Monday, January 15, 2007

The Week That Was

(Warning: What follows is stream of consciousness. So either grab yourself a cup of coffee before you dig in or catch the gist and skip to the Cookie at the end. He does go on sometimes!)

It’s beginning to feel like we all just took up residence in a bad Country song. The Cheatin’ girlfriend went over a cliff in our brand new pick-up truck. The Bank repossessed the farm. All our Buddies quit drinkin’ and somebody torched the last Honky Tonk. Life as we knew it has slid seriously sideways.

The Canadian Showbiz version of that song goes something like this: Alliance Atlantis merged with CanWest. Jim Shaw is through funding production nobody watches. ACTRA’s on strike until some Psychic gets a handle on the future – and for the locals – the city of Toronto began the forced closure of film studios.

I’m not sure if that last item is a benign admission that nobody shoots here anymore or a more malignant move to force Producers to use a Mega Studio that hasn’t been built yet and probably doesn’t need to be.

A confrère of mine just shot a feature with massive sets and multiple international locations – all inside a 1200 square foot Green Screen studio. And I’m hard pressed to see the difference.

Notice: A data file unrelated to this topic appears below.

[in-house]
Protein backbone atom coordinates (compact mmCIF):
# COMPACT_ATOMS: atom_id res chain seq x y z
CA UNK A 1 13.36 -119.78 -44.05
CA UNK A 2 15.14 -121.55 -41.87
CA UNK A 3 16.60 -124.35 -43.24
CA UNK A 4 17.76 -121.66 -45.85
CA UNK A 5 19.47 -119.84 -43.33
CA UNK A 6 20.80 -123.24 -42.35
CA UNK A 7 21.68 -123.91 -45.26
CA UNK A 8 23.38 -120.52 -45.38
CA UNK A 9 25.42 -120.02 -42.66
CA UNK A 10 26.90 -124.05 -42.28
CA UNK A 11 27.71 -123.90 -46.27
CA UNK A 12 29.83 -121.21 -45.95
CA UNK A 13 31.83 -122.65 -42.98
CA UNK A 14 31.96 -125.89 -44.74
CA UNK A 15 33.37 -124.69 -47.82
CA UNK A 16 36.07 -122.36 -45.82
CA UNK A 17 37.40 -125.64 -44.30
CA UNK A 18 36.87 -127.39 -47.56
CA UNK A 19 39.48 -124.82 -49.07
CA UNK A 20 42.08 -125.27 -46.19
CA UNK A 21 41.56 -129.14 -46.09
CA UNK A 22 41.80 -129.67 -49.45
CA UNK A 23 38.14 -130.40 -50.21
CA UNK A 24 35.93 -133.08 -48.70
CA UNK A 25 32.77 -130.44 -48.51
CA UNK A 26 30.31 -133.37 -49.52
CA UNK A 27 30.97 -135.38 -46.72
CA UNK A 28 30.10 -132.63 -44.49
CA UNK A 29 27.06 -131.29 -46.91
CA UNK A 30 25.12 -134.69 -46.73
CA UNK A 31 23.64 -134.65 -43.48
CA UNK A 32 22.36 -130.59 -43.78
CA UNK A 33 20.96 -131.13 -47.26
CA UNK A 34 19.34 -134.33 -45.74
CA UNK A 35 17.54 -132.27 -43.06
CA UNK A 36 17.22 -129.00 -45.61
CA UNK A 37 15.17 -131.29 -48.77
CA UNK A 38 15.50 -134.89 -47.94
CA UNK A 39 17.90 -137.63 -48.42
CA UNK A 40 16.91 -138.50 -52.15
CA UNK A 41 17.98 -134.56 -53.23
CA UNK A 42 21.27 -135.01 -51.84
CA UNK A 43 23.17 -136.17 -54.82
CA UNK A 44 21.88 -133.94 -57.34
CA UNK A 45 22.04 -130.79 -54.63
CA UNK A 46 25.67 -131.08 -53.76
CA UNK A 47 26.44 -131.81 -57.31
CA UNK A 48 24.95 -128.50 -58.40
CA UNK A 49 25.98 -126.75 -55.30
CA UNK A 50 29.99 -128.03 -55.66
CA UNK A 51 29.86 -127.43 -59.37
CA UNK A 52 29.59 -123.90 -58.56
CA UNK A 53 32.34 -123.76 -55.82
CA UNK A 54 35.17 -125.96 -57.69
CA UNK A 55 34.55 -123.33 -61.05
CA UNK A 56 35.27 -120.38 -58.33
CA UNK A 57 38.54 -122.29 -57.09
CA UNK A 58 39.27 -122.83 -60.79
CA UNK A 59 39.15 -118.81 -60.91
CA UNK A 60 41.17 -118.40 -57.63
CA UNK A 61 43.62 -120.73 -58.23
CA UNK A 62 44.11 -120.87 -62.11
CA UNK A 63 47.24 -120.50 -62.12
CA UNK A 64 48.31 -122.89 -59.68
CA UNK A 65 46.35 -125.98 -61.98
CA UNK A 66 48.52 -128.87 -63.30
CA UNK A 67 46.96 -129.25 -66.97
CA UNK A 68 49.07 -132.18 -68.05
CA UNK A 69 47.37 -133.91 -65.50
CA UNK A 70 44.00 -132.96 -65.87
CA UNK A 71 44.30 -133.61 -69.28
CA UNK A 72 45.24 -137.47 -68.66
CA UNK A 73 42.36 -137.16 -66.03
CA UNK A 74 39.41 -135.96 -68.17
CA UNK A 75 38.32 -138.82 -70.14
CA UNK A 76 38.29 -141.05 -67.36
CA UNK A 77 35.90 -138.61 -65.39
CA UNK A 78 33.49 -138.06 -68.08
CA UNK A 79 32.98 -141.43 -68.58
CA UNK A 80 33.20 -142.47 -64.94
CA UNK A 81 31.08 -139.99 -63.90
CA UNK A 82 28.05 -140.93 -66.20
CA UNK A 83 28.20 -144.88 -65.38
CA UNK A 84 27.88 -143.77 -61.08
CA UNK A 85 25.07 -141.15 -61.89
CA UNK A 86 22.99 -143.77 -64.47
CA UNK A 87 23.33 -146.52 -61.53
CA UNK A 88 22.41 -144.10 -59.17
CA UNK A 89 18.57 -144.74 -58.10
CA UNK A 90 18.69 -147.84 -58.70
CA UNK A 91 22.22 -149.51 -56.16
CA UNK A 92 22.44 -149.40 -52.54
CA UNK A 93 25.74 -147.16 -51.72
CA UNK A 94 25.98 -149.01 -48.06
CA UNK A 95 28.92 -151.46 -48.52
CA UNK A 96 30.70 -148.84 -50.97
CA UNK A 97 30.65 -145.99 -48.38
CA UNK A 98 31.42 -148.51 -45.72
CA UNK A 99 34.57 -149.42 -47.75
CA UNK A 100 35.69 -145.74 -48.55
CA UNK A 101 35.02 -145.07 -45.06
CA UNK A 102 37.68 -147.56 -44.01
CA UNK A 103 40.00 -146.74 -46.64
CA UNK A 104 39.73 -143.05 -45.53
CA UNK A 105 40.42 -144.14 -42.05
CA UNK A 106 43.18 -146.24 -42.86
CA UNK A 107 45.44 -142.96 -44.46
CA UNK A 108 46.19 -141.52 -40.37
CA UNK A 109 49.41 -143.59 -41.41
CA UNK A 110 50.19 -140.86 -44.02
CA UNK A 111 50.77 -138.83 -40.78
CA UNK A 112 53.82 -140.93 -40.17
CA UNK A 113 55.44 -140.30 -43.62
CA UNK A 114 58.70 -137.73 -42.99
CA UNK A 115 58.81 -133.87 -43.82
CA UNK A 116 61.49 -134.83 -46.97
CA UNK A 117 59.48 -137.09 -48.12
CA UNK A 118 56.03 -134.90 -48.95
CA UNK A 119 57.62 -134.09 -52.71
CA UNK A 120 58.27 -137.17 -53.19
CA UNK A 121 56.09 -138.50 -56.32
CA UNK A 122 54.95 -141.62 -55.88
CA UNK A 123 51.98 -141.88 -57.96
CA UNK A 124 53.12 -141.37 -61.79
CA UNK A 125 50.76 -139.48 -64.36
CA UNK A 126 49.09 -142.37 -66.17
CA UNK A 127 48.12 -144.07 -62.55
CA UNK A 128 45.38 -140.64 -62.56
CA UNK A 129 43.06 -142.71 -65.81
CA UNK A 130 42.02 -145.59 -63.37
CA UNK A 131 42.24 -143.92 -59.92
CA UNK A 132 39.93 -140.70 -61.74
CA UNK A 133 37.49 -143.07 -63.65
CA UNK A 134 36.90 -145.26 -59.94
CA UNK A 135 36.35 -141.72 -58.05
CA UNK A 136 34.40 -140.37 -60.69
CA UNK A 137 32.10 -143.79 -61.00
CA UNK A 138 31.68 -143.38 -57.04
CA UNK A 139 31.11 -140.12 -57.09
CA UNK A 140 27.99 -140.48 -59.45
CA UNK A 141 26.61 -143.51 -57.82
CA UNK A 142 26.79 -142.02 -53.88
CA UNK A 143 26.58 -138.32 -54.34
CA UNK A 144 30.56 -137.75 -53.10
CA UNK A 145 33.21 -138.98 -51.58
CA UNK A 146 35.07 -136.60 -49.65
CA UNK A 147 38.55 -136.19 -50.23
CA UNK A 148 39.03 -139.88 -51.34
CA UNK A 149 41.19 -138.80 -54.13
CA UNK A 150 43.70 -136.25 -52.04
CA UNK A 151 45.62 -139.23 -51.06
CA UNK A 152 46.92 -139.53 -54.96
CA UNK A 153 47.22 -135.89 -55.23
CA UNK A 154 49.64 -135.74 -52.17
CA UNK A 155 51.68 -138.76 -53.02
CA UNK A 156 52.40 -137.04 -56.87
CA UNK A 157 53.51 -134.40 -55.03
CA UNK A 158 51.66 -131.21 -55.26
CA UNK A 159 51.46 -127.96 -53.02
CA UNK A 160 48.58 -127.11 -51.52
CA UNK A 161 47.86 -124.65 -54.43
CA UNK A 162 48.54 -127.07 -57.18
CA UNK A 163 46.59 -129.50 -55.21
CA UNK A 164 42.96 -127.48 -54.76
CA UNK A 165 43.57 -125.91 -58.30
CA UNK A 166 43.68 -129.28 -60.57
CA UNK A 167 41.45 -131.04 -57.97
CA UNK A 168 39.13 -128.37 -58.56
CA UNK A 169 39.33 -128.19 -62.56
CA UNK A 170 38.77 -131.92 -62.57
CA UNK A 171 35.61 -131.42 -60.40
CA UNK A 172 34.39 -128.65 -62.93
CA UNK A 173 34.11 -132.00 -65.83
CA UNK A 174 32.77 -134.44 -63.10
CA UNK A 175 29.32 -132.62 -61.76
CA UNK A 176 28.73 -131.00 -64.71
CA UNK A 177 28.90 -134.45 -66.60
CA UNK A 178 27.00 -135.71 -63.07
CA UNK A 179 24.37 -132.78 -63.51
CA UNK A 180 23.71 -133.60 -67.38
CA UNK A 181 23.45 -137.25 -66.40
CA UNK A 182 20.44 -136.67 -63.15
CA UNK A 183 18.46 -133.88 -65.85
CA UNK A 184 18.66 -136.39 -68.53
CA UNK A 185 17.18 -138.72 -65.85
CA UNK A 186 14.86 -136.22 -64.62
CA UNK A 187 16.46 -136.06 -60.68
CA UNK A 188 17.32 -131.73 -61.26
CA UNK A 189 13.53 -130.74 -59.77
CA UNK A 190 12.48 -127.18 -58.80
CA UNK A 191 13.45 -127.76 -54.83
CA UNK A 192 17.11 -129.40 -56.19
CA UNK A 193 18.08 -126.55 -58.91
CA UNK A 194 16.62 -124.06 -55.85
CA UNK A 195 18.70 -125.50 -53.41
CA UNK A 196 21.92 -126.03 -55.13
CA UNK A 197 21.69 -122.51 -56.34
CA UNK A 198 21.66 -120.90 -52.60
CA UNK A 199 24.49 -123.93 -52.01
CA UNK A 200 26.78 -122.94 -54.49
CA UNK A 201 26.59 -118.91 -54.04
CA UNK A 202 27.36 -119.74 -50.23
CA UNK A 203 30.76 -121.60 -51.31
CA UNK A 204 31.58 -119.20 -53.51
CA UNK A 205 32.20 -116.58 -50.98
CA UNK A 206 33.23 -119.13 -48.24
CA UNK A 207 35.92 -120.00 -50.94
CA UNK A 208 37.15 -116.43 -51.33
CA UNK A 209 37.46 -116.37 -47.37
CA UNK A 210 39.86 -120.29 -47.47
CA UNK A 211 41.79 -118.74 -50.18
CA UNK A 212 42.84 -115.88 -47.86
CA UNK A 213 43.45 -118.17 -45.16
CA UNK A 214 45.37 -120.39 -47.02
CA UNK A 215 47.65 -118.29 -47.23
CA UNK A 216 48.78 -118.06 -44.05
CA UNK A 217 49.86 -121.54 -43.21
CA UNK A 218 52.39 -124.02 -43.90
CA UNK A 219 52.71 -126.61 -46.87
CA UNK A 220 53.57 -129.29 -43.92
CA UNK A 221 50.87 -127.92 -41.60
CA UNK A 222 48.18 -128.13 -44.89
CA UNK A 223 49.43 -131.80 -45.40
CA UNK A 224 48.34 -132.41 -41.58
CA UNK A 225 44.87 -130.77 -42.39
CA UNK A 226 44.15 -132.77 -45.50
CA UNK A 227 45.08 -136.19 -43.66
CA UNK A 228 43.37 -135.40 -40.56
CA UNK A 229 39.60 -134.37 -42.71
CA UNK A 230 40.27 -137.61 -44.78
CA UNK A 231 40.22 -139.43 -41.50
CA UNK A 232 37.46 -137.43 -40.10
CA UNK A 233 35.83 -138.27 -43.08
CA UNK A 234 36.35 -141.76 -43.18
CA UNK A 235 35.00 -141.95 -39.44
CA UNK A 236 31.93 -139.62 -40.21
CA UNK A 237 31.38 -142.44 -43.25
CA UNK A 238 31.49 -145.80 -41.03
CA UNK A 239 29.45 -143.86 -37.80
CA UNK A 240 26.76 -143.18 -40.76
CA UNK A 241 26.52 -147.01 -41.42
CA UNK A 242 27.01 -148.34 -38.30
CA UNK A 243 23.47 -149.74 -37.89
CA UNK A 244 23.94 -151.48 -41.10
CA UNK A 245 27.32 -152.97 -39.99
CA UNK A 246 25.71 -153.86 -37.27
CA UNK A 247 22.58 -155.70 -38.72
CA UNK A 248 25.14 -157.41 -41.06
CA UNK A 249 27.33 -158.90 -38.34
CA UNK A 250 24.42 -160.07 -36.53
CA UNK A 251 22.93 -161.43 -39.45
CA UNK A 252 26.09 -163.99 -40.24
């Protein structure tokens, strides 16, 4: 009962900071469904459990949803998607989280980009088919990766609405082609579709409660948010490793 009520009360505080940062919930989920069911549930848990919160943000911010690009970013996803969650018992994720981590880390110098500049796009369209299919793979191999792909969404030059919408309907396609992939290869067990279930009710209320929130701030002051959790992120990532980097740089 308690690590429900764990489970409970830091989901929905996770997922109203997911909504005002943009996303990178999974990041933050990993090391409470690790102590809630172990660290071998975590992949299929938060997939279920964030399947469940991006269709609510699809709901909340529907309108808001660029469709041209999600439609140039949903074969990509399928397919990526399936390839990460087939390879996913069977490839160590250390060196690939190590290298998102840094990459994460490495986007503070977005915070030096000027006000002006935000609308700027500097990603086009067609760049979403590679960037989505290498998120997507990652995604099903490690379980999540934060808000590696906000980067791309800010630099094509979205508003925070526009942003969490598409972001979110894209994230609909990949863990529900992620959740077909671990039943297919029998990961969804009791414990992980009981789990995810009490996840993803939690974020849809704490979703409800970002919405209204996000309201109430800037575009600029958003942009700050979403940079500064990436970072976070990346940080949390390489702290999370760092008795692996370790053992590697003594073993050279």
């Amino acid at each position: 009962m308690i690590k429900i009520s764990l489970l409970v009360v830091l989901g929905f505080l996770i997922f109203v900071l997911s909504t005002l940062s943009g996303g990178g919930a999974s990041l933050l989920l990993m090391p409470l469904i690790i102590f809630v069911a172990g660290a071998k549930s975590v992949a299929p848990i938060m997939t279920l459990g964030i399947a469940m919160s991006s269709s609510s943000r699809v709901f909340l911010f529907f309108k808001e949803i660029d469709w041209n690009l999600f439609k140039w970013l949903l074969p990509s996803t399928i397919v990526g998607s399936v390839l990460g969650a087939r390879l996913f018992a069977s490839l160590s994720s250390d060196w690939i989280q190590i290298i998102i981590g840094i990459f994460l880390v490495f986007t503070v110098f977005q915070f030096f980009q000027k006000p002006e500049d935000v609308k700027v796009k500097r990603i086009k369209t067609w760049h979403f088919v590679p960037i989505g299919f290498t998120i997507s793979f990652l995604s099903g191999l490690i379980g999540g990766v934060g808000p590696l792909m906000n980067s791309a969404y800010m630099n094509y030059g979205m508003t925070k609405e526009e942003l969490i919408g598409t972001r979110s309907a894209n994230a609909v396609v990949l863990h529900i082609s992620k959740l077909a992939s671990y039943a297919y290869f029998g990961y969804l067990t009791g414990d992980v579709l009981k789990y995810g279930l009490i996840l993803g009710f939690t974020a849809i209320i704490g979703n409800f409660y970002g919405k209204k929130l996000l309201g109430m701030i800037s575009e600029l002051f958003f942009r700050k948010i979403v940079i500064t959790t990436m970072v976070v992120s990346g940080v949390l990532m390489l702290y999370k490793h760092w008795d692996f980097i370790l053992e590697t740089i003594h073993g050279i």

In addition to these major events, the CBC had its first ratings spike in living memory that didn’t involve a politician or a puck; and Steve Jobs torpedoed the entire Communications sector with the iPhone, once again reinventing an industry that we were just beginning to get a handle on fitting into our scheme of things.

As Peter Guber so succinctly put it this week, “Our business is not in evolution. It’s in revolution.”

I mean, who’s gonna watch Mobisodes and stream the odd “Hold Steady” tune when they can PVR “Rome” or shuttle through the entire U2 Oeuvre between phone calls, email and updating their blog?

Much as I wasn’t personally impressed by “Little Mosque”, I hope it’s a sign of new life at CBC. But I’m worried it might not be. There’s an old football adage that when you finally get to the end zone you should act like you’ve been there before. It lets the other team know a) It wasn’t a fluke. And b) Expect more of the same.

However, the obviously warranted self-congratulation that followed the show’s debut numbers had a tone of “Thank God that’s over with” and did not include an indication of anything coming down the pipe to shore up this beachhead.

“Dragon Boys”? Sorry, I’ve seen the obligatory Chinatown episode of virtually every 1970’s cop show. Not the worst place to start the new show process but definitely not where you want to finish. I hung in for the full four hours and don’t know one damn thing more about Triads, Vancouver crime or the Asian experience than I did to begin with. There wasn’t anything original on the drama side either, so what was the point? To give Asian actors work? Fabulous! Tell me again, how many of the cast were imports…